Jake Bourne, Cardiff, UK
I cannot believe that a party can come into power with a promise not to introduce top up fees during the next parliament and then do exactly that. Now why does Tony Blair think that the country does not trust him?
These days a degree doesn't really stand you out from the crowd of job seekers. Therefore, to have a greater chance of getting a job over other graduates you need better post-graduates qualifications. What does this mean? - even more debt! Well done Mr Blair.
Randall Floyd, London
Universities should teach students about life. Fact of life number 1: NOTHING IS FREE! If YOU want it, YOU PAY FOR IT! Why should I fund your education? You don't pay my bills, and nor would I expect you to.
Roger, Whitwick, England
What a lot of whinging I read here! I have a degree (Engineering, not a useless one) so I speak with authority on this subject. A degree does not take up all of your time so why not get a job? That way you can put away enough money to cover the cost of your fees so when you're earning and need to pay it back you can pay it out of your savings (or pay it off in one lump sum so you have no debt). My experience of students is that the majority want to put off working until they really have to. I think this is what is behind most of the whinging - the realisation that they will have to work and make a contribution for four years of having fun.
The natural reaction of a parent is to protect their young. This very basic instinct means most parents will do their absolute best to financially assist their children through University whatever the cost to themselves. To use the argument that young people will only pay the fees back when they start working is neither here nor there. My wife and I, like many other parents will do our utmost to pay off our children's debt when they graduate. The only thing this Bill means to us is that we'll now have to pay off £9000 rather than £3000.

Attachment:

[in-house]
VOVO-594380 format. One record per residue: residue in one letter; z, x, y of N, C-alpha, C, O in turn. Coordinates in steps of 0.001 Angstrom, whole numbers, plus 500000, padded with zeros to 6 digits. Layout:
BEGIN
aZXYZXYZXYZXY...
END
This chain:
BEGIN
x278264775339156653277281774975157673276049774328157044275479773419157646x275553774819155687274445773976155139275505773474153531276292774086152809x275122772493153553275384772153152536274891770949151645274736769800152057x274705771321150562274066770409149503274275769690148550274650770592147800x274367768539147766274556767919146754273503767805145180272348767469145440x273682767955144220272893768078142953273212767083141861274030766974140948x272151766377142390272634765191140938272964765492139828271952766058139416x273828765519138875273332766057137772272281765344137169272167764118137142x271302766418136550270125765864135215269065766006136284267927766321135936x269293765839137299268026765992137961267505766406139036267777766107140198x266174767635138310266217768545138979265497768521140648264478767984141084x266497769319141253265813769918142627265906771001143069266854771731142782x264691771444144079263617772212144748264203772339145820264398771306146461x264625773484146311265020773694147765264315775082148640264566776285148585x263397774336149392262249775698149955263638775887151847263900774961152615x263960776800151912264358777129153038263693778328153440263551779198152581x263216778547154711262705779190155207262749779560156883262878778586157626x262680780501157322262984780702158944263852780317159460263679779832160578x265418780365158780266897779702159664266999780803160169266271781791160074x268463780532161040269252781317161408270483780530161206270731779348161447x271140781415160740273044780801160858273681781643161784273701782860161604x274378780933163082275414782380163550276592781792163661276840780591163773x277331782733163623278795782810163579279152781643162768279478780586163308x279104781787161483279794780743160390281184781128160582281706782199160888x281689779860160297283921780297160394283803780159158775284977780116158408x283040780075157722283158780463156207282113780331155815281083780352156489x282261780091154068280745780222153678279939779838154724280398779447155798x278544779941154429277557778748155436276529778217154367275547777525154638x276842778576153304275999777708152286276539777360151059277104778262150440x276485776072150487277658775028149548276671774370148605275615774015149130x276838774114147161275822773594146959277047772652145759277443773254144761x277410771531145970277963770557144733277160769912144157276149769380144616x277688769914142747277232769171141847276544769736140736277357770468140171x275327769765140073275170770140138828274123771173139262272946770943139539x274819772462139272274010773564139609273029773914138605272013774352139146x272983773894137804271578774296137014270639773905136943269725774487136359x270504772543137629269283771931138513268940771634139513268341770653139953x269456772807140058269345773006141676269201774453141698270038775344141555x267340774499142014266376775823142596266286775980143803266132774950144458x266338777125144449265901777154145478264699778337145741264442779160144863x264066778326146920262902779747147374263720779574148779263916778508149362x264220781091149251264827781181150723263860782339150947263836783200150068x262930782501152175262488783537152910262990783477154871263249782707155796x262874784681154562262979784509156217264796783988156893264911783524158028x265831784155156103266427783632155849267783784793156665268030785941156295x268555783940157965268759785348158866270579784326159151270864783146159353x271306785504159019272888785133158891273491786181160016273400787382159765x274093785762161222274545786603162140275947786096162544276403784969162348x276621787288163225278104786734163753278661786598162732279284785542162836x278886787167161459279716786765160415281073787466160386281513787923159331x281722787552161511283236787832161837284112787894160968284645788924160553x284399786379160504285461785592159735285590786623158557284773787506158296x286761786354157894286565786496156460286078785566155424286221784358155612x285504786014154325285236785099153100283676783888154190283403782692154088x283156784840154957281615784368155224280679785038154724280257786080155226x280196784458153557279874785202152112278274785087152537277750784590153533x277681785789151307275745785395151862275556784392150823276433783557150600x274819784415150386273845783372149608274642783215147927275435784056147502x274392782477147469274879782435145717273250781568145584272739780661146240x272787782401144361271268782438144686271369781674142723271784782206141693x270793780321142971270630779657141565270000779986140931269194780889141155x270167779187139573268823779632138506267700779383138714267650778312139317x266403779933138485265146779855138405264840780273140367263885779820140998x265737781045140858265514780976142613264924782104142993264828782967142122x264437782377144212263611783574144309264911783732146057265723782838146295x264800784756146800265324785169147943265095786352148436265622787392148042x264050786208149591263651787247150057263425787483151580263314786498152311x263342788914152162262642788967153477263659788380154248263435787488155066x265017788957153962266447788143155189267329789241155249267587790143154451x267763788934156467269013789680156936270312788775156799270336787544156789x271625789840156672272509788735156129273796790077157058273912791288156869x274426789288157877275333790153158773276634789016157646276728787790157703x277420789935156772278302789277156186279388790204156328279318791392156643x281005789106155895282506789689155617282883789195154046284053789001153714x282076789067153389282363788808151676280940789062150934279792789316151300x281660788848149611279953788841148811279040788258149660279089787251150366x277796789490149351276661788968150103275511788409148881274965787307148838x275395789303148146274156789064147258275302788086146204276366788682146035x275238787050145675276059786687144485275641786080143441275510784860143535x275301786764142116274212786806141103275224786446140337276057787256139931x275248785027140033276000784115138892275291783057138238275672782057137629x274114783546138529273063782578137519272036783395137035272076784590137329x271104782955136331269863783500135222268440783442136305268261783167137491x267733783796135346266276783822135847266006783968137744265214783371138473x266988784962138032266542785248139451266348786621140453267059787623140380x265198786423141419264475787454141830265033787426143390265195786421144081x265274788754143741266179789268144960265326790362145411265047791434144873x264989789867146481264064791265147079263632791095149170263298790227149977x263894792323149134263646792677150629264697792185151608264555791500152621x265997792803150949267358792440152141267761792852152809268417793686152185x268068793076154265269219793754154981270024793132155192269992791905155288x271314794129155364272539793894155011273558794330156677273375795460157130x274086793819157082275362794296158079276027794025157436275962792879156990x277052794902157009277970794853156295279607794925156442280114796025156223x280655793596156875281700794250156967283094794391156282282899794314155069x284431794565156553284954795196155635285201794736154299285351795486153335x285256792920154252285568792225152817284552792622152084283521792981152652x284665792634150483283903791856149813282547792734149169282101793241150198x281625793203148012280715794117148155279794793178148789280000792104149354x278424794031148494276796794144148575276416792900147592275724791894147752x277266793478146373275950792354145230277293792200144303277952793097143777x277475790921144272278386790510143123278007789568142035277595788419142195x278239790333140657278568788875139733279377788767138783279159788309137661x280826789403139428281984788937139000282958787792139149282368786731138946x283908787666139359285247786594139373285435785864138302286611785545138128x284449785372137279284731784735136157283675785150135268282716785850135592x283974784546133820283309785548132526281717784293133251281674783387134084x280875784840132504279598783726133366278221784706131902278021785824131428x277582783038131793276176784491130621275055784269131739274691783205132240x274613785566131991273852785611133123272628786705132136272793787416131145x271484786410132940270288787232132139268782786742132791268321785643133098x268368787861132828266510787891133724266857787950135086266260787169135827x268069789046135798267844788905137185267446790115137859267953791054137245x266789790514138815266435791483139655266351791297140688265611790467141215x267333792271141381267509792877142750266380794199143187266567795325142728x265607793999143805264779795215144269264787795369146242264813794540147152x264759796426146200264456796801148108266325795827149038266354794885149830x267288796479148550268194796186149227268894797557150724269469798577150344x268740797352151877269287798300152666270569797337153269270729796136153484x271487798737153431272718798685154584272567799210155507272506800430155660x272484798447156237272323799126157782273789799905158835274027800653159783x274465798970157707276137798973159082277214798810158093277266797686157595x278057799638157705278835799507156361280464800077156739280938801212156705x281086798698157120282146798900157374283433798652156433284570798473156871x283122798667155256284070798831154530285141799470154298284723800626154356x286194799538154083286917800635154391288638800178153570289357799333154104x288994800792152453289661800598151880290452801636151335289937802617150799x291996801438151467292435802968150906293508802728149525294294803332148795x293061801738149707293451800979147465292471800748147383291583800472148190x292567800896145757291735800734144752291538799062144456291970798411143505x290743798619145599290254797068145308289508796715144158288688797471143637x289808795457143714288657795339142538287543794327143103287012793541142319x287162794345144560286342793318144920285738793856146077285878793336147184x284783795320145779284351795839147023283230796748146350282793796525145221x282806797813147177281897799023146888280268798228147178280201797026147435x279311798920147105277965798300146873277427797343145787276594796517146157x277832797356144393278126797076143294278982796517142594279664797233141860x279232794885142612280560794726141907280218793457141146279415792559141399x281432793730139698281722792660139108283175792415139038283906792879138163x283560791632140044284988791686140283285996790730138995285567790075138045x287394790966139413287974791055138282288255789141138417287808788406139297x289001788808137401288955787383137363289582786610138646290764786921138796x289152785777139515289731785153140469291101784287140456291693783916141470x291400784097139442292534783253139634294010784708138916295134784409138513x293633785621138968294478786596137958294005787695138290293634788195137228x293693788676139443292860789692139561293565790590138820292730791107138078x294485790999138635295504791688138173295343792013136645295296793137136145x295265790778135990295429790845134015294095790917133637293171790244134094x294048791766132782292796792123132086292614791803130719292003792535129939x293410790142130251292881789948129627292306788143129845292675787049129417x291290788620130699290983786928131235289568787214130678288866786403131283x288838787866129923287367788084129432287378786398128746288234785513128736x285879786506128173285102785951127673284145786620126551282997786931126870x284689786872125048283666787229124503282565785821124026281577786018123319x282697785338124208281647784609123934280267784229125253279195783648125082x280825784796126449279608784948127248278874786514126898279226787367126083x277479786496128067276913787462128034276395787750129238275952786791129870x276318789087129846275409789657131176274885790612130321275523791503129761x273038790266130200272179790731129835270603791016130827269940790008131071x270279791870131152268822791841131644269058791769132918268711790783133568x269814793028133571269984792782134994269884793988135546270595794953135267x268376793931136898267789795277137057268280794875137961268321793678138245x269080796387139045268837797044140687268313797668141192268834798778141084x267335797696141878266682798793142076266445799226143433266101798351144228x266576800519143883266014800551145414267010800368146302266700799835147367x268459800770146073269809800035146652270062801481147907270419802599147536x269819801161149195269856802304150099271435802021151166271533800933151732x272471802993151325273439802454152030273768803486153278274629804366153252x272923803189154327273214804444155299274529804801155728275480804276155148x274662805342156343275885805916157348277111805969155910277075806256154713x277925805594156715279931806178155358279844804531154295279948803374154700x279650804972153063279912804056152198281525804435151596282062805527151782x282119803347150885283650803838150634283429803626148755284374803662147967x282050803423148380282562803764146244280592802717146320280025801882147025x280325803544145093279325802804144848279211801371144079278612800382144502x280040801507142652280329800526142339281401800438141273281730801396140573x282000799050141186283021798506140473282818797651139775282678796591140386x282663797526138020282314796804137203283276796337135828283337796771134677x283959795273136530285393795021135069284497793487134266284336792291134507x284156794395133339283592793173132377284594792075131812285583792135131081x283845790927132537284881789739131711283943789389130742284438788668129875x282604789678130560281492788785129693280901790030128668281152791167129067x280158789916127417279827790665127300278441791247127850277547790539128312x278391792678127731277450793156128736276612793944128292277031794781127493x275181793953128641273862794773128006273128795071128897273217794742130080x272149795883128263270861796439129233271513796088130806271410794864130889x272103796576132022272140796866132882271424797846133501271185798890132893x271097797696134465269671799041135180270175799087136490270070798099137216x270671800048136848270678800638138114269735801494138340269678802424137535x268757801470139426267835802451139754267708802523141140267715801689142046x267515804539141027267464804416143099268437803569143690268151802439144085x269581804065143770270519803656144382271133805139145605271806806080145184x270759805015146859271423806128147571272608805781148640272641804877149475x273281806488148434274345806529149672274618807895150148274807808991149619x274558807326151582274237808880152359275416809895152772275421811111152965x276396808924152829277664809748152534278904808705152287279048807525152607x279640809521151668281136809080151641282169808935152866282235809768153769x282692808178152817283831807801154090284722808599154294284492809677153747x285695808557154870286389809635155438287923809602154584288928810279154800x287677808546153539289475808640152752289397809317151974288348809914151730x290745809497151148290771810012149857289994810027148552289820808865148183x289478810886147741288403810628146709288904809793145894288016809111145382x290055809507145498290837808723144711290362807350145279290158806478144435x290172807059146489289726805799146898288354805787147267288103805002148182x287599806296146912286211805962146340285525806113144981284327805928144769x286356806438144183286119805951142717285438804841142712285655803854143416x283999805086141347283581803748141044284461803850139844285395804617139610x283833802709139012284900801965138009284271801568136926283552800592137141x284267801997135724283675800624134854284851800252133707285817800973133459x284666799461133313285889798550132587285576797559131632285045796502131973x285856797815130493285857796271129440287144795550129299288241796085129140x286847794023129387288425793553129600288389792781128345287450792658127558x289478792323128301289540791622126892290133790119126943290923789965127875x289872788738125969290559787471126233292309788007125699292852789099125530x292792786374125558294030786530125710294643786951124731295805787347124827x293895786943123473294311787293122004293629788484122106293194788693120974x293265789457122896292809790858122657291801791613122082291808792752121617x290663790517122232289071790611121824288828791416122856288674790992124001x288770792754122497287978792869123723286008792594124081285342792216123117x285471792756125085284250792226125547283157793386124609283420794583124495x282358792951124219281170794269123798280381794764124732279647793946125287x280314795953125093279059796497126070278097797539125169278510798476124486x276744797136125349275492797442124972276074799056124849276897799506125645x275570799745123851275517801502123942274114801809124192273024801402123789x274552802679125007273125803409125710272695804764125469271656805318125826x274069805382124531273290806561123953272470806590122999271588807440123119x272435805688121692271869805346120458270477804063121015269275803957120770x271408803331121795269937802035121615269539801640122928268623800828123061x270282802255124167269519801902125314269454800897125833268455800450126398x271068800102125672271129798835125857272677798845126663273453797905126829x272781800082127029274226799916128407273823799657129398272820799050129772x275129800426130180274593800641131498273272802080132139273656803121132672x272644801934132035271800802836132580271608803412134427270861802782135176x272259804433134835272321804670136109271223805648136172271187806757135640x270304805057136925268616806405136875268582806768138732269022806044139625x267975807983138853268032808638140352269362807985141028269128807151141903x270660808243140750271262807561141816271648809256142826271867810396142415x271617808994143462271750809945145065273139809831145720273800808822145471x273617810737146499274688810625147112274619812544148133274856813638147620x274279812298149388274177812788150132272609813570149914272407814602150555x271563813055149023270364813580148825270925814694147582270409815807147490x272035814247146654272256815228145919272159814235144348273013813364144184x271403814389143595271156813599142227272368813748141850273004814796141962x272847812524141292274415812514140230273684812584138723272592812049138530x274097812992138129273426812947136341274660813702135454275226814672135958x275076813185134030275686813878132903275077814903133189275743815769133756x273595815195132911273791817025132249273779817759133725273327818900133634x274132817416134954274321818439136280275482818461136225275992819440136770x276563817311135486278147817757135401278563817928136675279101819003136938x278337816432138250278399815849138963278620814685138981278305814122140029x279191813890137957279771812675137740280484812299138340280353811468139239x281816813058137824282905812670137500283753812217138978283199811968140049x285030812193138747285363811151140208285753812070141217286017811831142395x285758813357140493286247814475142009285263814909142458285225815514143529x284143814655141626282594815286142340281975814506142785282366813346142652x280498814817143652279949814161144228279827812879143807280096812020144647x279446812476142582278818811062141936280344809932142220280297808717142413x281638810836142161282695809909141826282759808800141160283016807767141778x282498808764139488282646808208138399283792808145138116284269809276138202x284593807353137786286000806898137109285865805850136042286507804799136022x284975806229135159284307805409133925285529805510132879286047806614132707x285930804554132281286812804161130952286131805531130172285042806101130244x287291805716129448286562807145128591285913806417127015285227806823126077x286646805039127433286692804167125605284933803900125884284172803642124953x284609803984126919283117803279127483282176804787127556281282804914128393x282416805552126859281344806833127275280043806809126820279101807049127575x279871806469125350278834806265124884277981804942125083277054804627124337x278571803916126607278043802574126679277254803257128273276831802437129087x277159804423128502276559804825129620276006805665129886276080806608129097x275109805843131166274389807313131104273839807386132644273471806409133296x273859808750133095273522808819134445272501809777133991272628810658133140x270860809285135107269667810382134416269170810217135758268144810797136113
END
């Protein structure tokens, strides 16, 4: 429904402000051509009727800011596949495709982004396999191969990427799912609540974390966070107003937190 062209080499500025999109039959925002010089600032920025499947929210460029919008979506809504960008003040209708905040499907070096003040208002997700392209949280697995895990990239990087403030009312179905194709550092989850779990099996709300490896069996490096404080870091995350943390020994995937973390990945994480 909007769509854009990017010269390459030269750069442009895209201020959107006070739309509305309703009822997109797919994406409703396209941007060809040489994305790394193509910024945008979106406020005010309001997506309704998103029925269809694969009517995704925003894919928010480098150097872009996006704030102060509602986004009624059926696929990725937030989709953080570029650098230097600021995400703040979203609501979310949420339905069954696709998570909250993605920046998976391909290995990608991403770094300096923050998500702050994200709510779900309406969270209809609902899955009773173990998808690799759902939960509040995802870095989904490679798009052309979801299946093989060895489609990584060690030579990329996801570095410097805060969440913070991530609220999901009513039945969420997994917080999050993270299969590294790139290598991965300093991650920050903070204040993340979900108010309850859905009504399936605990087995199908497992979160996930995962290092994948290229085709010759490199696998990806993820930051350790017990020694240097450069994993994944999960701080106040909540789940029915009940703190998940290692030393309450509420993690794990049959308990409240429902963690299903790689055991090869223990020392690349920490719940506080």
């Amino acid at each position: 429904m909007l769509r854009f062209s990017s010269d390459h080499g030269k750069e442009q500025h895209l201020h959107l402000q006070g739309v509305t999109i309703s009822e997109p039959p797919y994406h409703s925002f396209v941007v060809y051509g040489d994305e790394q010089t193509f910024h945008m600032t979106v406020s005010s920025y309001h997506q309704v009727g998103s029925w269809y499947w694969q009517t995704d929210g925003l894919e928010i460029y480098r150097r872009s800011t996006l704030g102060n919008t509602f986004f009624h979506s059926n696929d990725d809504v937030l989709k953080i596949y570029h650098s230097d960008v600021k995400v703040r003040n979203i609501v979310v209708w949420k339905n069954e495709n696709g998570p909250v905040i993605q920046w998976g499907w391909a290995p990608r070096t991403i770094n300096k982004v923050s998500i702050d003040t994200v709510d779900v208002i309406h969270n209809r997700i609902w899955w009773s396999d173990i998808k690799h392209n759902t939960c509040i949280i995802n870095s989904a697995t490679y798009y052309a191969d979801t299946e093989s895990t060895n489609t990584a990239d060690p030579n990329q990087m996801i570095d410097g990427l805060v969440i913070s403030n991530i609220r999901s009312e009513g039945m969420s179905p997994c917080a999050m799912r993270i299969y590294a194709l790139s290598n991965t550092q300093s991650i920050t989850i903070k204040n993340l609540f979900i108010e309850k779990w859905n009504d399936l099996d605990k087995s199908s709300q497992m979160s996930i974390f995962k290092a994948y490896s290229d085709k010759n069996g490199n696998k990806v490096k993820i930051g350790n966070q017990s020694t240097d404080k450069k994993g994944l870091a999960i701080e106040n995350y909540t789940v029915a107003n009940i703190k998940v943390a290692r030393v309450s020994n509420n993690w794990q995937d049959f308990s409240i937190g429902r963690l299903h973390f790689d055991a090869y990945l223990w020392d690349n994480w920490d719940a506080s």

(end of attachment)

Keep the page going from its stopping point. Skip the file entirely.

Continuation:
Ken, North Tyneside
Good. Now hopefully students will do the right thing and will work for a couple of years before they go to university in order to raise the cash they need. They'll then be mature enough to select the degree that's good for them and surely the demand for Mickey Mouse degrees will fall. Shame they won't be able to save for a gap year 'travelling' though.
Mary J, London UK
It seems a sad reflection on the way MPs see their role that Labour Ministers were able to convince "rebels" to vote for the bill on the basis that they shouldn't vote against their own party. MPs should recall that they are paid to represent their constituents - they do not paid to vote for something they feel will damage the country because they are told to play like children taking "sides" with their friends.
Steve Wren, Cambridge